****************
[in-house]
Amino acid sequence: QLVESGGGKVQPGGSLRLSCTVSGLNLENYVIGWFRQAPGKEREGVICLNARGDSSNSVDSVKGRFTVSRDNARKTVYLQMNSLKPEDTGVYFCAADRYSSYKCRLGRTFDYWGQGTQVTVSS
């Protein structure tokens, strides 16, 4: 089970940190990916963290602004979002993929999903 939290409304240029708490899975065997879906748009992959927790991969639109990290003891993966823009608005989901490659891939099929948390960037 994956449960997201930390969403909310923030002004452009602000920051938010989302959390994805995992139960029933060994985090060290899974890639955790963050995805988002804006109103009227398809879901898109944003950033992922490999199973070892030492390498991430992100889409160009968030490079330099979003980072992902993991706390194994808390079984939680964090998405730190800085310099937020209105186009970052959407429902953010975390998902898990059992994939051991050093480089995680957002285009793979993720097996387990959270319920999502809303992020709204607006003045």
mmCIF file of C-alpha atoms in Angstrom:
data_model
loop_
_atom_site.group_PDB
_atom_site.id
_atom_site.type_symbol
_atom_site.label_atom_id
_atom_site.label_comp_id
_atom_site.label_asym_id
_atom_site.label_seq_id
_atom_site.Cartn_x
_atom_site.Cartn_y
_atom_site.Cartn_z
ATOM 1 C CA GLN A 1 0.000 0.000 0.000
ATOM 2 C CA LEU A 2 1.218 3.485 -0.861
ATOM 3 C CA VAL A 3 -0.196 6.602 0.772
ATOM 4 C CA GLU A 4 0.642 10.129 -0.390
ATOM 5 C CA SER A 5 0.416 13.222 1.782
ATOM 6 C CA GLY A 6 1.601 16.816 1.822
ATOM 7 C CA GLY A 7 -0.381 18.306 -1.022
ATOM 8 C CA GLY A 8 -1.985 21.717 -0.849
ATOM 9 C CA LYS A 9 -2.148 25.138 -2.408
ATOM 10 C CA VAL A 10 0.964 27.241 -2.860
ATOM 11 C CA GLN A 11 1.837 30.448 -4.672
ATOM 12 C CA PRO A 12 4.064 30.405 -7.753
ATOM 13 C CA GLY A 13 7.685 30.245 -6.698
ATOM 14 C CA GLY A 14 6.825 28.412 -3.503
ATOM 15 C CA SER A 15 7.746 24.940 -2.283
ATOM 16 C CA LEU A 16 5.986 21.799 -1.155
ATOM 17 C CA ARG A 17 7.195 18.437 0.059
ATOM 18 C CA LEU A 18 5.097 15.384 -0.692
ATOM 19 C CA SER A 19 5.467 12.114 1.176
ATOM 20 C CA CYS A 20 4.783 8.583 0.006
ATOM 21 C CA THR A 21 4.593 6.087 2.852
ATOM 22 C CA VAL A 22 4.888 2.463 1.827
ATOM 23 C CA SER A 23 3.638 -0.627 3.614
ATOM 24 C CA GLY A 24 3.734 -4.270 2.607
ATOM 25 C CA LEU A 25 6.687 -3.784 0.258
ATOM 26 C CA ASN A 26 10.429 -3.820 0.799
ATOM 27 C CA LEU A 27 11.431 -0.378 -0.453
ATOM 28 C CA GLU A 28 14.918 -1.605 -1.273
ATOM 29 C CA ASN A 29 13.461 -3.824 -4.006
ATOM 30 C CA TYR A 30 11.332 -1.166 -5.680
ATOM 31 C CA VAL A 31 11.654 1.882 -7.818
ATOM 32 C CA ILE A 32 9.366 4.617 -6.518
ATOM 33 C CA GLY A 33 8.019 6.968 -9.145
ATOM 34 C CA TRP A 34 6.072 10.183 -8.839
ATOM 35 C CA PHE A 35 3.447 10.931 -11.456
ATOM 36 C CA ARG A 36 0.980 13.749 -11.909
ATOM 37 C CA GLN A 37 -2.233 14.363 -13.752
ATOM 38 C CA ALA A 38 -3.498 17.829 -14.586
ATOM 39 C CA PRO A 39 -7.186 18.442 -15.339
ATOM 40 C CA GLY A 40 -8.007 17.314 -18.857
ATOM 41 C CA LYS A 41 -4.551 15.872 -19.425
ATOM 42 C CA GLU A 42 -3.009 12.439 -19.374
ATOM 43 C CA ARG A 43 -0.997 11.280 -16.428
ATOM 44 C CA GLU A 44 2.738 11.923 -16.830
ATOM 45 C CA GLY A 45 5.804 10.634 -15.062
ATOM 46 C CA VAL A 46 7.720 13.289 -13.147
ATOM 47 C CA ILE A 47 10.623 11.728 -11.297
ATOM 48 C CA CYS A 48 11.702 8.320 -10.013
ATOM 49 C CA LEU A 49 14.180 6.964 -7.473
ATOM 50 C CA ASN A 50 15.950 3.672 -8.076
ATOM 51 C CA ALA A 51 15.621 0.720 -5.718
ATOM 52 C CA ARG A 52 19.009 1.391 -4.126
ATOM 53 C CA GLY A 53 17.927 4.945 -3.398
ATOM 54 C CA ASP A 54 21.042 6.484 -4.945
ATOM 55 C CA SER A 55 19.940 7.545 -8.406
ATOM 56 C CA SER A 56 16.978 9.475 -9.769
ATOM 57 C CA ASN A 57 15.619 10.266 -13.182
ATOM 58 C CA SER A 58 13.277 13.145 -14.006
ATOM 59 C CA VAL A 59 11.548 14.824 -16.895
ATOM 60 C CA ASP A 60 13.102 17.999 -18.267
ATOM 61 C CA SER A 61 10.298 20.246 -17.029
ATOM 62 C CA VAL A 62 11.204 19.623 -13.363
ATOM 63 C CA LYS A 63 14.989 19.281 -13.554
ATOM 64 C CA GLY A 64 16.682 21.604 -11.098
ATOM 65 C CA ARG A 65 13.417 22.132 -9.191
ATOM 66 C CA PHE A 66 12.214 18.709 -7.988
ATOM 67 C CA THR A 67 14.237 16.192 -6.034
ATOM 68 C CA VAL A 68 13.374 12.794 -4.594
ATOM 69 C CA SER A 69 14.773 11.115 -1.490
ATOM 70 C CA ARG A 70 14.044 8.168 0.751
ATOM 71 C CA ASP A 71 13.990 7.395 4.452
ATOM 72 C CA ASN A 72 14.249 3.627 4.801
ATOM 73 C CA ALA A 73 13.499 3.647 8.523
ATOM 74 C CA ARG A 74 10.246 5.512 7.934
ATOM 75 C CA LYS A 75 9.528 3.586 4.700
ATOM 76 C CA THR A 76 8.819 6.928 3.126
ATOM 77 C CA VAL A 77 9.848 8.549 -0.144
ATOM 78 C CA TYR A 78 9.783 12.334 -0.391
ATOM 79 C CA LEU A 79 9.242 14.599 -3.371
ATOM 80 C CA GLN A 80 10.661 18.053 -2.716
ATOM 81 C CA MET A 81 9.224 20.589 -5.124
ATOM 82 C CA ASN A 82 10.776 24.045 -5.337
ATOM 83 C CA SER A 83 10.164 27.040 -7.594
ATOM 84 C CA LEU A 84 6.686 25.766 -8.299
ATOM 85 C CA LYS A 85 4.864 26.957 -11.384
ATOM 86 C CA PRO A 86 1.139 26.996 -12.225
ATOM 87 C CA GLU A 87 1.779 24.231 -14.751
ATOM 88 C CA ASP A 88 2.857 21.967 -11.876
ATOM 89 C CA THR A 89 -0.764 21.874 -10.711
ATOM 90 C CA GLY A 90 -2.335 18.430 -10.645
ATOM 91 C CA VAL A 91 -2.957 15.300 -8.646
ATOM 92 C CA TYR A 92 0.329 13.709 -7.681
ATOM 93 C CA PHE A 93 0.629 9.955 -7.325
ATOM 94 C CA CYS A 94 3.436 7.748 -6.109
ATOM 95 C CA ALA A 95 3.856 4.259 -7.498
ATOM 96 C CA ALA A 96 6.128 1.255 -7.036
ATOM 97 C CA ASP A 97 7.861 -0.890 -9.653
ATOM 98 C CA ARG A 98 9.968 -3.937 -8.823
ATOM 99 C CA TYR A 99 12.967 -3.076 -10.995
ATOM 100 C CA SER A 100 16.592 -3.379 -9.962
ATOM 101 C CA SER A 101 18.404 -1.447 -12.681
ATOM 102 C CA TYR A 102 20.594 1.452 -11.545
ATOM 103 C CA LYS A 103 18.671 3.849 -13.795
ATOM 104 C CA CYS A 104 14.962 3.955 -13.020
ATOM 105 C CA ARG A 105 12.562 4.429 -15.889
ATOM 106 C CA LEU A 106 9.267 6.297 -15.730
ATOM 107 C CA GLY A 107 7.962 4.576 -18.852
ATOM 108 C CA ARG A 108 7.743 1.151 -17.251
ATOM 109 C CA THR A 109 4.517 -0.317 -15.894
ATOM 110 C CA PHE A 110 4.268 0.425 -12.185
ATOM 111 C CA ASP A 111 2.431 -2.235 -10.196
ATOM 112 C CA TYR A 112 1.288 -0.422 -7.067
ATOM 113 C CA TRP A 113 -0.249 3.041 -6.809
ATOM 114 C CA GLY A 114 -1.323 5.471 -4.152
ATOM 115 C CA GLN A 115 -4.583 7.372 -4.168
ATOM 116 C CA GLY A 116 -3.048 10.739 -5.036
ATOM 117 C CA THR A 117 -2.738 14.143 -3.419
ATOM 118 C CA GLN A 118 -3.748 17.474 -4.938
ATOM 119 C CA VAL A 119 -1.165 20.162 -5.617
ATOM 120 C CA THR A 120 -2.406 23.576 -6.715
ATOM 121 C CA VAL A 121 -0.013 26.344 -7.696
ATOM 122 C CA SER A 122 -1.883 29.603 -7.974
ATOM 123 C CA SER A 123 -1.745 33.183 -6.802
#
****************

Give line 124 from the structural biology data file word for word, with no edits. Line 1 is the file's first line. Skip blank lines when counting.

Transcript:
ATOM 108 C CA ARG A 108 7.743 1.151 -17.251